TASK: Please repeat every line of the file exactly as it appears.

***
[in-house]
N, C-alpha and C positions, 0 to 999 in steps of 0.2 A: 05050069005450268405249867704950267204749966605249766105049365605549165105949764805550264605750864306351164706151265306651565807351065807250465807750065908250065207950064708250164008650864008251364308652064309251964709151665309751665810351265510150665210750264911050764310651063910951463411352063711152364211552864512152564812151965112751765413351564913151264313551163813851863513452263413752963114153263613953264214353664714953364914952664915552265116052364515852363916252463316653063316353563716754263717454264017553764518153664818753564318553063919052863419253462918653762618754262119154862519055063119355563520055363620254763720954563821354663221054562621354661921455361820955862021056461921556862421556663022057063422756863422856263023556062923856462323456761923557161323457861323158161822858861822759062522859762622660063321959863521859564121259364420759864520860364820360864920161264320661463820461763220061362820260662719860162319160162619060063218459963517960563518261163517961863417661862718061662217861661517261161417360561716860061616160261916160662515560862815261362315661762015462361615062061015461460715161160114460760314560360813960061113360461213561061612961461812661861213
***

[in-house]
N, C-alpha and C positions, 0 to 999 in steps of 0.2 A: 05050069005450268405249867704950267204749966605249766105049365605549165105949764805550264605750864306351164706151265306651565807351065807250465807750065908250065207950064708250164008650864008251364308652064309251964709151665309751665810351265510150665210750264911050764310651063910951463411352063711152364211552864512152564812151965112751765413351564913151264313551163813851863513452263413752963114153263613953264214353664714953364914952664915552265116052364515852363916252463316653063316353563716754263717454264017553764518153664818753564318553063919052863419253462918653762618754262119154862519055063119355563520055363620254763720954563821354663221054562621354661921455361820955862021056461921556862421556663022057063422756863422856263023556062923856462323456761923557161323457861323158161822858861822759062522859762622660063321959863521859564121259364420759864520860364820360864920161264320661463820461763220061362820260662719860162319160162619060063218459963517960563518261163517961863417661862718061662217861661517261161417360561716860061616160261916160662515560862815261362315661762015462361615062061015461460715161160114460760314560360813960061113360461213561061612961461812661861213